It's official ... spring has finally sprung.
Gardeners have been champing at the bit for a few weeks now and the wait is finally over.
Spring brings everyone out into the garden including the pests, no not the neighbours' kids, the insects.
Pests seem to appear almost overnight, but the fact is they have probably been lurking in your garden over winter; pupating in the soil or in egg cases laid in the bark of trees or on the underside of leaves.
Insect pests fall into two main groups, the sap suckers and the leaf eaters.
The sap suckers are often quite small and can go unnoticed until their numbers build, which can occur quite rapidly if left unchecked.
Aphids are good examples and soft spring growth is particularly prone to attack.
Watch for aphids on the new growth of roses, citrus and vegetables. Application of a soap spray such as Naturasoap or a pyrethrin-based insecticide will take care of most early outbreaks.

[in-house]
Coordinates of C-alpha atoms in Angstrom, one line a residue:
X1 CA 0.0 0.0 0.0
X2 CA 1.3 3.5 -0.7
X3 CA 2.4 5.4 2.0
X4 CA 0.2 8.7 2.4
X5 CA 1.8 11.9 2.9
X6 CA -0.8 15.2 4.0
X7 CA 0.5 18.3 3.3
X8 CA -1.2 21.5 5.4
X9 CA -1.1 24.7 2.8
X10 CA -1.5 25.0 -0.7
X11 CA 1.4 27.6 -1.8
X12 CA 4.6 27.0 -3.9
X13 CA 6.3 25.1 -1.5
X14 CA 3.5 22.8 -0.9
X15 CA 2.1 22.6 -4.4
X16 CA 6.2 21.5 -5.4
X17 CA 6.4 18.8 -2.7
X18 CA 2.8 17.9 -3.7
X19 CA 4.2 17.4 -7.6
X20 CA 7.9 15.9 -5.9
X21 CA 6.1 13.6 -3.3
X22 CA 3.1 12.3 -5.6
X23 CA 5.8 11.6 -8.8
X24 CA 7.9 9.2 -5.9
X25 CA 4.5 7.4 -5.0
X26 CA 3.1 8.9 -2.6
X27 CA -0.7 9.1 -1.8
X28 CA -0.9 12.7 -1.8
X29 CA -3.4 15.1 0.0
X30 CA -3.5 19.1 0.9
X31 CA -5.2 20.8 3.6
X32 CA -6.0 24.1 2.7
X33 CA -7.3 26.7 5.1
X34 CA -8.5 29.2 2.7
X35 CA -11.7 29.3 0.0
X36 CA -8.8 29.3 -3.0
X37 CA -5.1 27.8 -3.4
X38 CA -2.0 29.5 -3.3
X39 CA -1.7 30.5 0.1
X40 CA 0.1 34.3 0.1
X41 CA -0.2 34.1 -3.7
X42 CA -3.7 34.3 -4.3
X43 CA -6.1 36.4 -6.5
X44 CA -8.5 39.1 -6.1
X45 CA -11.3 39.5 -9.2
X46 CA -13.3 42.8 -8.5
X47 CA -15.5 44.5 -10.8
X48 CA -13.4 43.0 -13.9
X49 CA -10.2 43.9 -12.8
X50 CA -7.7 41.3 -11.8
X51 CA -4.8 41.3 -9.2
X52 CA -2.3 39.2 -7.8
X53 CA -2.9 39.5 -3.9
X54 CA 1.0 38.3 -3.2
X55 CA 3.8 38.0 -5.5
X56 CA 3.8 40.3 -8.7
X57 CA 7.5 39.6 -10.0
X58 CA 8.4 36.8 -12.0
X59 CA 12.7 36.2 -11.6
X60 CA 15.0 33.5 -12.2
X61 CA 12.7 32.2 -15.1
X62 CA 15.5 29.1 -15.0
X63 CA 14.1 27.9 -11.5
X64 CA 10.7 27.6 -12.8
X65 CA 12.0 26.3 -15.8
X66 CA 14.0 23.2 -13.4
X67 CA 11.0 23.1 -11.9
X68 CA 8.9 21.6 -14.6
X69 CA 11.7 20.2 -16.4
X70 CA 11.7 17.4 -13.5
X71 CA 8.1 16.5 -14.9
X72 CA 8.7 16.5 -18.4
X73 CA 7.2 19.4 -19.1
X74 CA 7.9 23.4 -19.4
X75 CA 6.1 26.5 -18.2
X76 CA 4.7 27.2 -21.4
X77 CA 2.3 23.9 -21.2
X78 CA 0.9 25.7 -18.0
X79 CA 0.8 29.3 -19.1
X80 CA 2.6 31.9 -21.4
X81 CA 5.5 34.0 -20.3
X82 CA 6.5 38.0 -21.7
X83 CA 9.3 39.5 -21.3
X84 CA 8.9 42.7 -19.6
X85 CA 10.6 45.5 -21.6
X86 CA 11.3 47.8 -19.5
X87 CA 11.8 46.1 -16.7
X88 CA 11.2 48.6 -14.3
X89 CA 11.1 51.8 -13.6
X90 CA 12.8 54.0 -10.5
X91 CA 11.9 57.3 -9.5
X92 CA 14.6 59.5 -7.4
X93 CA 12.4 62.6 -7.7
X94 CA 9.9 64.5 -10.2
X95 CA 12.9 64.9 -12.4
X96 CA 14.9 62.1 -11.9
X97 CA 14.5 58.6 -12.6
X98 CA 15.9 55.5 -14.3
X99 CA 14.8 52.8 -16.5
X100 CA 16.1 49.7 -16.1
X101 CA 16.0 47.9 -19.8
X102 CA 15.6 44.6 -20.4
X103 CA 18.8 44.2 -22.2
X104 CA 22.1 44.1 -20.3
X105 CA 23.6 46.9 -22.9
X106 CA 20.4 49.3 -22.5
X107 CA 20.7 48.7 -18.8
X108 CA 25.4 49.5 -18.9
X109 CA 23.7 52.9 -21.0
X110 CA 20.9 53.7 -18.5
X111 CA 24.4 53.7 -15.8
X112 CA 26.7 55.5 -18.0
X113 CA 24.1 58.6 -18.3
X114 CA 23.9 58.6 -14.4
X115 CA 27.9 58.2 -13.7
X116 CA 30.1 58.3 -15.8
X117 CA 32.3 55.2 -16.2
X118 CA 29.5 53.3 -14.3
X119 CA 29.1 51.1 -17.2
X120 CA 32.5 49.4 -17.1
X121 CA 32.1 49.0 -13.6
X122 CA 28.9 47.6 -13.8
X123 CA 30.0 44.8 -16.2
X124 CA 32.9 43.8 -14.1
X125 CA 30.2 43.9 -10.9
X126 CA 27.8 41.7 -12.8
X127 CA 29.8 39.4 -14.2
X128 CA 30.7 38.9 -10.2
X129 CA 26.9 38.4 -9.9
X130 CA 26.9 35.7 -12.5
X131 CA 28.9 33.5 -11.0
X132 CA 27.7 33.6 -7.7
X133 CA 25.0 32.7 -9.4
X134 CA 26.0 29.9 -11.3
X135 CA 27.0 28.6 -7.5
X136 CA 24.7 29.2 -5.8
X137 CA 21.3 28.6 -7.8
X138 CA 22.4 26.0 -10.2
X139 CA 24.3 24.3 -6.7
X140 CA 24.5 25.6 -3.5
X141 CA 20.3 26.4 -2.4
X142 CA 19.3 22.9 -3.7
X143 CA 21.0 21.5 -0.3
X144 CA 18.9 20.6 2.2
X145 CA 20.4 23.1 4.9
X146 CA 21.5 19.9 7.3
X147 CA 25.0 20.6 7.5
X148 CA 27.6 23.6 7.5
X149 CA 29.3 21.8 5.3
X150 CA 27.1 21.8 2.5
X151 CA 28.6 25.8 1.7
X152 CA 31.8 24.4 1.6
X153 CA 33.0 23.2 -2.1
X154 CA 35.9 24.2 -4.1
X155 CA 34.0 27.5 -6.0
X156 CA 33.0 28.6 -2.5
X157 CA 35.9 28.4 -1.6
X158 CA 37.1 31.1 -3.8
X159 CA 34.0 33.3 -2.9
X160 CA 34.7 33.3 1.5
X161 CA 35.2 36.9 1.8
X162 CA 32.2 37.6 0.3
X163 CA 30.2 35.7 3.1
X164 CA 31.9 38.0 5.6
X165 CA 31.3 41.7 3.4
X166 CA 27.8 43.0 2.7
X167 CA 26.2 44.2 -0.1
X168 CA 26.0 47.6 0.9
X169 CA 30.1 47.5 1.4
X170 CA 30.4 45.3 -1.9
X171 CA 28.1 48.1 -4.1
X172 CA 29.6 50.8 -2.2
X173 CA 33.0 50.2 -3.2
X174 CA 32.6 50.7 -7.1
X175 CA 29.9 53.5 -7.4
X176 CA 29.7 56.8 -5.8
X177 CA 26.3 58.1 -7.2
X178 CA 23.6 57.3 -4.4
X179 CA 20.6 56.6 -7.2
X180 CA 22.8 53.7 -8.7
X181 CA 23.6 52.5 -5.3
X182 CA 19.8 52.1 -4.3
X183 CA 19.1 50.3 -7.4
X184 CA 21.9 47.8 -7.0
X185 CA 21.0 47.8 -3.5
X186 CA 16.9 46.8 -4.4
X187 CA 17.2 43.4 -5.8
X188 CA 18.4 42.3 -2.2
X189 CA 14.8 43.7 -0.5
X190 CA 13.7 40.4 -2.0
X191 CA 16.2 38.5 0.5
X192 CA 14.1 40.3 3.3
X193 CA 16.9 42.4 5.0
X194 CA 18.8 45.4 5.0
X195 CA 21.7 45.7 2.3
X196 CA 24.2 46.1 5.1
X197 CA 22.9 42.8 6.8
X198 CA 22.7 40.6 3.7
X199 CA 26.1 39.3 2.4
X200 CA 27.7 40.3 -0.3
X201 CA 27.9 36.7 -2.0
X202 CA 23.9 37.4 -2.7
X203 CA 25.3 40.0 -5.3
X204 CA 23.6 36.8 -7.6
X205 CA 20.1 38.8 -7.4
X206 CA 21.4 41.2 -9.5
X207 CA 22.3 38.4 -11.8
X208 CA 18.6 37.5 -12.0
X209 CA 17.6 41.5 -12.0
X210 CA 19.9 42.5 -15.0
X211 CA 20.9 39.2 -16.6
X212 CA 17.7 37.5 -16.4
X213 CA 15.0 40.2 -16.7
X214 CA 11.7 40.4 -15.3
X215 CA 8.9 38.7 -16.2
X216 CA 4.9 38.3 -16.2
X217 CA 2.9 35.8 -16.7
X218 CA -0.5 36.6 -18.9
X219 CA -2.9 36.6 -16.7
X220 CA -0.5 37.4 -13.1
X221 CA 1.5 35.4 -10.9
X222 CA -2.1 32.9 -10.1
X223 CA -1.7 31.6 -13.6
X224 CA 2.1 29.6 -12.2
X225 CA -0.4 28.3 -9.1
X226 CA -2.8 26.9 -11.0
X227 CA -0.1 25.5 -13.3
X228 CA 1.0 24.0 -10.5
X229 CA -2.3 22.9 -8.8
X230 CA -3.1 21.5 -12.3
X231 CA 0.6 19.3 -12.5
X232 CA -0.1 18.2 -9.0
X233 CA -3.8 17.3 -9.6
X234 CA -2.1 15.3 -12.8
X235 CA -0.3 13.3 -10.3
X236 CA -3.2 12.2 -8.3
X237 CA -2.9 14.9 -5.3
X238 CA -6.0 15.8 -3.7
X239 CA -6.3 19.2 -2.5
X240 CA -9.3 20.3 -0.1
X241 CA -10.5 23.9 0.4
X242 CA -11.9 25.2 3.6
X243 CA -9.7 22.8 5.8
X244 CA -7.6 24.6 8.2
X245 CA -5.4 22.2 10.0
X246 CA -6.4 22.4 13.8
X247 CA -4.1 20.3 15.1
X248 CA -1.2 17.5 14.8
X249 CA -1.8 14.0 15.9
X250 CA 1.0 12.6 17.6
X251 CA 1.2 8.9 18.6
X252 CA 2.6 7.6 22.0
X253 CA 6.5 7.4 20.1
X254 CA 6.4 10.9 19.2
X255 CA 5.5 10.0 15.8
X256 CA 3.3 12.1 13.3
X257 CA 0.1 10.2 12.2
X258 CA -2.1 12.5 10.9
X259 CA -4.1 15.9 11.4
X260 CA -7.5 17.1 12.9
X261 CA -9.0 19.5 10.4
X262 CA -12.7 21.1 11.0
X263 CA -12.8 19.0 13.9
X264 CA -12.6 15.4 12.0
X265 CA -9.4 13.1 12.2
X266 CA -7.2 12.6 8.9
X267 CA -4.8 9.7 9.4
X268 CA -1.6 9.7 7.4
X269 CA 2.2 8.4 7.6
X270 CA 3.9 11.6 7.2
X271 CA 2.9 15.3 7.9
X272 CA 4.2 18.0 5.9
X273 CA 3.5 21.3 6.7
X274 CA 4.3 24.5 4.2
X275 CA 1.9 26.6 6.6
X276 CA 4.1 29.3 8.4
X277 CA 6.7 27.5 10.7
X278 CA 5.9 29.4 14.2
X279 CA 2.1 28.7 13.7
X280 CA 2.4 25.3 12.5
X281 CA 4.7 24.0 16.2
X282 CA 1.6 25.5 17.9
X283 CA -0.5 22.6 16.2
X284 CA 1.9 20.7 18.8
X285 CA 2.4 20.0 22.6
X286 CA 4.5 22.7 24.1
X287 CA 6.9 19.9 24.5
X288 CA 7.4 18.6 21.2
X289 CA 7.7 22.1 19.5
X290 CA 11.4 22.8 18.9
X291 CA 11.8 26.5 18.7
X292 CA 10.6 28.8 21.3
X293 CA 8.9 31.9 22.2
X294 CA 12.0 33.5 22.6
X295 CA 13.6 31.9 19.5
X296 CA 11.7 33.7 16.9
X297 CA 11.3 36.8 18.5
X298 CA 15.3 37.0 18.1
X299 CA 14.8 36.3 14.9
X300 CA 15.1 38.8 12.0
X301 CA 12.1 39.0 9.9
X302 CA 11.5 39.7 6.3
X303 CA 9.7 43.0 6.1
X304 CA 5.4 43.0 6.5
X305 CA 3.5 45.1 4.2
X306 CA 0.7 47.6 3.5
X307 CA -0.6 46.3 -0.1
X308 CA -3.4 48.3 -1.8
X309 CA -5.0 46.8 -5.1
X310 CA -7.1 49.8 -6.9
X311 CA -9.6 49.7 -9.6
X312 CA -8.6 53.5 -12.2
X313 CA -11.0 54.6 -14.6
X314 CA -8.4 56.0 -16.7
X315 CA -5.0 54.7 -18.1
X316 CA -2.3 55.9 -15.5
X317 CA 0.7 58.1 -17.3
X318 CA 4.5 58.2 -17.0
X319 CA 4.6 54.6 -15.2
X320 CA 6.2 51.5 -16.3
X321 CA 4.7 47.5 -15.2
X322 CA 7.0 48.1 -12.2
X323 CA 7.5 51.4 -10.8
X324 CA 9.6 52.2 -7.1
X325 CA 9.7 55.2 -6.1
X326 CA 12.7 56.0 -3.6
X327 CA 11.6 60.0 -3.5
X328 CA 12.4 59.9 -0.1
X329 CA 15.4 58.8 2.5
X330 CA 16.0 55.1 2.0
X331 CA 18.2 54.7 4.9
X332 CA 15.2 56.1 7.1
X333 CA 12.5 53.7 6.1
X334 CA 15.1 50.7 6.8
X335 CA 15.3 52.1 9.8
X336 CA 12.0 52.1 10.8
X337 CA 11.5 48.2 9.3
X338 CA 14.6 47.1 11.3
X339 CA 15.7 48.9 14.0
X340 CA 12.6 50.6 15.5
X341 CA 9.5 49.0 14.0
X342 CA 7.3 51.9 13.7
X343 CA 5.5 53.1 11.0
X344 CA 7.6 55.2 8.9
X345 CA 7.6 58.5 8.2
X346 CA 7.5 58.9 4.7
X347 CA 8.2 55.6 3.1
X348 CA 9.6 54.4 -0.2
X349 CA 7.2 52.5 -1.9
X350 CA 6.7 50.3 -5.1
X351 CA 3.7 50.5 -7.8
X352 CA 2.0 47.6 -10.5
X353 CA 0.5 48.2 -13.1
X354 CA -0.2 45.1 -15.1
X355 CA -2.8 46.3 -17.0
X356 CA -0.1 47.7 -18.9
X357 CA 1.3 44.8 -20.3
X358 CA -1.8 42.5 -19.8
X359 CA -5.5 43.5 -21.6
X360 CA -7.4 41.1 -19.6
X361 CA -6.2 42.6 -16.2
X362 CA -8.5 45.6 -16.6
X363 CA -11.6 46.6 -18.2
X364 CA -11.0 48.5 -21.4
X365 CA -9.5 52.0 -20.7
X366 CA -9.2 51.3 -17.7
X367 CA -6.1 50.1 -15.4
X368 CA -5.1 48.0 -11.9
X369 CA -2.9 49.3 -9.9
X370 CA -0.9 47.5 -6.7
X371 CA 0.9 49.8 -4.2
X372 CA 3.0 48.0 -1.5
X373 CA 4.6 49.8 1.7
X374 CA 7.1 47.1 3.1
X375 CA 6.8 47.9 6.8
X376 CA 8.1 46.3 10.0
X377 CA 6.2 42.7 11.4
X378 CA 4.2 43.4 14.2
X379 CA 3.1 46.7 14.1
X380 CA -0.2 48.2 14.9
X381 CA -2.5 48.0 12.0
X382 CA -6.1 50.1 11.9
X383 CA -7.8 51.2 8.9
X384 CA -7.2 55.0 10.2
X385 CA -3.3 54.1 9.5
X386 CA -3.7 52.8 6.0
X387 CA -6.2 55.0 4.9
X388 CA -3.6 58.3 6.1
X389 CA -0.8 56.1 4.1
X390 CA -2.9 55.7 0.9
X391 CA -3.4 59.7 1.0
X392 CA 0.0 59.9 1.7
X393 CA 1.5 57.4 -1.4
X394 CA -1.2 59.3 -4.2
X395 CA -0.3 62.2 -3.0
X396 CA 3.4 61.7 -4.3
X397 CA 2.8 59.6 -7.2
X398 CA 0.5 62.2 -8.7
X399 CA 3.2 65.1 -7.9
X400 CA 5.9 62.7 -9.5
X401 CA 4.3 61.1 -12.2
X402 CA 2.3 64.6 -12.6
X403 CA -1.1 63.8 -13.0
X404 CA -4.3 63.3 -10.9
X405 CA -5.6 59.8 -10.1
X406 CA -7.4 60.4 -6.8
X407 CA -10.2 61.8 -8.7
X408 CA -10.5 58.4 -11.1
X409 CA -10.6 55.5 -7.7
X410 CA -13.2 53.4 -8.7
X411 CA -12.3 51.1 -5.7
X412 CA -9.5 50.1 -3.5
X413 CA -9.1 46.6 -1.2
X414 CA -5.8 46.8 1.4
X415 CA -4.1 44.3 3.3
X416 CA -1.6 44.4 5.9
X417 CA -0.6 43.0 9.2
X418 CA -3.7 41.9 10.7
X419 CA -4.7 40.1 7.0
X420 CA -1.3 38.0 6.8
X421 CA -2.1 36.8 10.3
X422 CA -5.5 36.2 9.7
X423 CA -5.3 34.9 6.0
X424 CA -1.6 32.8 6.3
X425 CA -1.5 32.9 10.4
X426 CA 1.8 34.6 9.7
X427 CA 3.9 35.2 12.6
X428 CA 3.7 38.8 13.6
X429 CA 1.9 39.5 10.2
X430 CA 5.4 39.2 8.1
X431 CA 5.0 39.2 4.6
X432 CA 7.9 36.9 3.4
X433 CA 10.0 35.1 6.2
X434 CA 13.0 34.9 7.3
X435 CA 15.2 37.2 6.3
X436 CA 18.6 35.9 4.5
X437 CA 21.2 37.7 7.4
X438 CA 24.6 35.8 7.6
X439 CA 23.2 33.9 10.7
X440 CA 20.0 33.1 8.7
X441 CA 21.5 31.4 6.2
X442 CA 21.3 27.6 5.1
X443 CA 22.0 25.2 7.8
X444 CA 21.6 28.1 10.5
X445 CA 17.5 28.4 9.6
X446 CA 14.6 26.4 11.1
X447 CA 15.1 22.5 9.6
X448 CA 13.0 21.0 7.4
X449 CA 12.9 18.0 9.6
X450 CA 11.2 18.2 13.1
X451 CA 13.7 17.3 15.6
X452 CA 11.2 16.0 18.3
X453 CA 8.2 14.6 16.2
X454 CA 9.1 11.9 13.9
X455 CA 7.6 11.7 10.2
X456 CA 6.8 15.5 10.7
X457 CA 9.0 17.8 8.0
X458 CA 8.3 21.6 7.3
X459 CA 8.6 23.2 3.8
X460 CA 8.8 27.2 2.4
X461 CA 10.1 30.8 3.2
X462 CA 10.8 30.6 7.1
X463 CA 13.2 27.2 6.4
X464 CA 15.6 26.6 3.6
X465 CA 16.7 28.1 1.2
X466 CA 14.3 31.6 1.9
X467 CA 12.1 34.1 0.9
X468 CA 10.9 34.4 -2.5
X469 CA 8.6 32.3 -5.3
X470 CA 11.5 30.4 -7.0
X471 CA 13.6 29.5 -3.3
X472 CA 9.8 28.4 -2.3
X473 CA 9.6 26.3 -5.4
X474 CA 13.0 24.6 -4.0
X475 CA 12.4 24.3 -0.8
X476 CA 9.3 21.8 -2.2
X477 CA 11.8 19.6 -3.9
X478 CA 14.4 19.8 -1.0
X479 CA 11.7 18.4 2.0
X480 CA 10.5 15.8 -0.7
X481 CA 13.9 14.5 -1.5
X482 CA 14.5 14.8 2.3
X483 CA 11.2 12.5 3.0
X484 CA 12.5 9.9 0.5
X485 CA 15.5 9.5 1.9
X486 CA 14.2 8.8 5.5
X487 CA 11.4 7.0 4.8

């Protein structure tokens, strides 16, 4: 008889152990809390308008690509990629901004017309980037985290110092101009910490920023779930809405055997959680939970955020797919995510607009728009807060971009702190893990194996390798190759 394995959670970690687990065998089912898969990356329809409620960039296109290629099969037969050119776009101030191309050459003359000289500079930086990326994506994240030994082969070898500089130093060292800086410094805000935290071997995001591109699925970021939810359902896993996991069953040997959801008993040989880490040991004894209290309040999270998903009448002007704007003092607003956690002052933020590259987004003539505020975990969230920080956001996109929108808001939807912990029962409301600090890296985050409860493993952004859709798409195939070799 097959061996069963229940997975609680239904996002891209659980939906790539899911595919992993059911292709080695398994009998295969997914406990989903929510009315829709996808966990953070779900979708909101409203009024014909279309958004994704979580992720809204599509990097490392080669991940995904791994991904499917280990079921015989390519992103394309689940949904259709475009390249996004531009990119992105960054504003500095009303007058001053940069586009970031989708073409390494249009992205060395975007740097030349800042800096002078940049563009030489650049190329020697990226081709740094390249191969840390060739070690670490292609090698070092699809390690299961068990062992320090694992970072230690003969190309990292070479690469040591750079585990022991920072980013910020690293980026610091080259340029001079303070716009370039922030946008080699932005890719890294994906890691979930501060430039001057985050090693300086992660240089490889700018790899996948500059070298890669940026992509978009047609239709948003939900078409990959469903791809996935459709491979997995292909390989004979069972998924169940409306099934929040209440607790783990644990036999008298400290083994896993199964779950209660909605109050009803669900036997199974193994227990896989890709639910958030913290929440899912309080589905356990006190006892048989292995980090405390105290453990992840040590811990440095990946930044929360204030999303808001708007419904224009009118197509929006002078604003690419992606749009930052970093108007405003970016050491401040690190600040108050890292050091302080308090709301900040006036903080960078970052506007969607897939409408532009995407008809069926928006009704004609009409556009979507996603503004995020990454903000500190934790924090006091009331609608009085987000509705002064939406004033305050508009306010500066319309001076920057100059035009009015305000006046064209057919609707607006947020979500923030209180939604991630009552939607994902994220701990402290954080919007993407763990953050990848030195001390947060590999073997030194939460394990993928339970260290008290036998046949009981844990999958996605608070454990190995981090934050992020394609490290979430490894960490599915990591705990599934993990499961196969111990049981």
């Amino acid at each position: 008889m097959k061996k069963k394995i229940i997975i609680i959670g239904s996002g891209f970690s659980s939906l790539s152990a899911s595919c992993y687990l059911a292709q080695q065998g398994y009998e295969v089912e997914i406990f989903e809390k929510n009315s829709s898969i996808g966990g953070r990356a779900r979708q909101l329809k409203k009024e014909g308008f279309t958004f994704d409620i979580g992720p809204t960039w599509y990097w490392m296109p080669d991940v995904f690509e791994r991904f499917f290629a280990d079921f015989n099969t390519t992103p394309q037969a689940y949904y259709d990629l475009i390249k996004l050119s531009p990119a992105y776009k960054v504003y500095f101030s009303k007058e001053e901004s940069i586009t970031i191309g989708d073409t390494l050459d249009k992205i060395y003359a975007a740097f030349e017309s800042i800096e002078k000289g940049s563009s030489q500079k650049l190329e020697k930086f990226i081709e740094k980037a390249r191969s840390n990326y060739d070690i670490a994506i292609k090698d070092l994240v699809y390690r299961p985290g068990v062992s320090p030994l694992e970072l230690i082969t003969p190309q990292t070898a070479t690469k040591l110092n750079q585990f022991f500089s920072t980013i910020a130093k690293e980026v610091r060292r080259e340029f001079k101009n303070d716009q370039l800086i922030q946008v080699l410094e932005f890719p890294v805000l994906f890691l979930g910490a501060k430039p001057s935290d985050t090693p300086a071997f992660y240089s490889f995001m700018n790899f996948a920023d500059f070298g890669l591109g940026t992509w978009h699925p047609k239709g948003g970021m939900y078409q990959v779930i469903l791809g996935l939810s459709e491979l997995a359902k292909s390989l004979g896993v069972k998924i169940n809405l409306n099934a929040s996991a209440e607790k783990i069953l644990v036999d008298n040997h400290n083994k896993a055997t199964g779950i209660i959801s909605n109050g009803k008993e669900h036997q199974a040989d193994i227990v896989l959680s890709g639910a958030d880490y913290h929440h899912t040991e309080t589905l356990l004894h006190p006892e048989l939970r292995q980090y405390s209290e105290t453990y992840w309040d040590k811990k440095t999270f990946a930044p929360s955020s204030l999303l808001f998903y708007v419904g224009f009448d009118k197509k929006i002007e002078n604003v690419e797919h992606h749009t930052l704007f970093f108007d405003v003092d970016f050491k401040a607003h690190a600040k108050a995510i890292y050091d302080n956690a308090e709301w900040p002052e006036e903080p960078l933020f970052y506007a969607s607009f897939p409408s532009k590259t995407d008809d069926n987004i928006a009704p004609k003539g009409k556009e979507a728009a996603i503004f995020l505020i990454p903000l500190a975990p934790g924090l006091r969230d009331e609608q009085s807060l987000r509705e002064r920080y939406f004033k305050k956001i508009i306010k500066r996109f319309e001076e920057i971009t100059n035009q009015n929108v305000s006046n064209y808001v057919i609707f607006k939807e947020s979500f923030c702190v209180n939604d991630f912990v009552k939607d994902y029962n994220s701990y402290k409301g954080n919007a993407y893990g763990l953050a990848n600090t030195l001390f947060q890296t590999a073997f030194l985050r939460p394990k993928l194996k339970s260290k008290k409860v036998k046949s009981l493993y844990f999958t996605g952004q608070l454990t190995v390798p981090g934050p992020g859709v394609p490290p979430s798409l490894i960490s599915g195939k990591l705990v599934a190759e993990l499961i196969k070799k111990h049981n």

Check closely though as there are likely to be predatory insects or their larvae feeding on the aphids. These are to be encouraged in gardens by planting flowers, and allowing a few plants to go to flower in the vegie patch such as carrots, pak choy, broccoli to encourage predatory insects.
Correctly identifying insect pests causing damage to plants is critical before attempting any form of control.
If in doubt seek professional advice and consider the environment before using any chemical sprays.
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Often spraying is not necessary as the beneficial insects such as praying mantis, wasps, hover fly, lace wing and lady bird beetle larvae will keep some pest control for you.
Even spiders are great to have around the garden and are of no concern if you just leave them be.
Common leaf eaters in the garden are easy to identify by the damage they cause.
Holes in the leaves or shredded sections along the leaf margin are sure signs. Chewers such as caterpillars will make short work of your vegetable crops and newly planted seedlings.
To control these pests Caterpillar Killer, a naturally derived product made from bacteria is harmful to caterpillars but safe to humans and other organisms.
Keep a watchful eye on those other chewers, the snails and slugs, particularly in the veggie patch and flower borders. Where possible control chewers by hand picking before resorting to any chemical alternatives.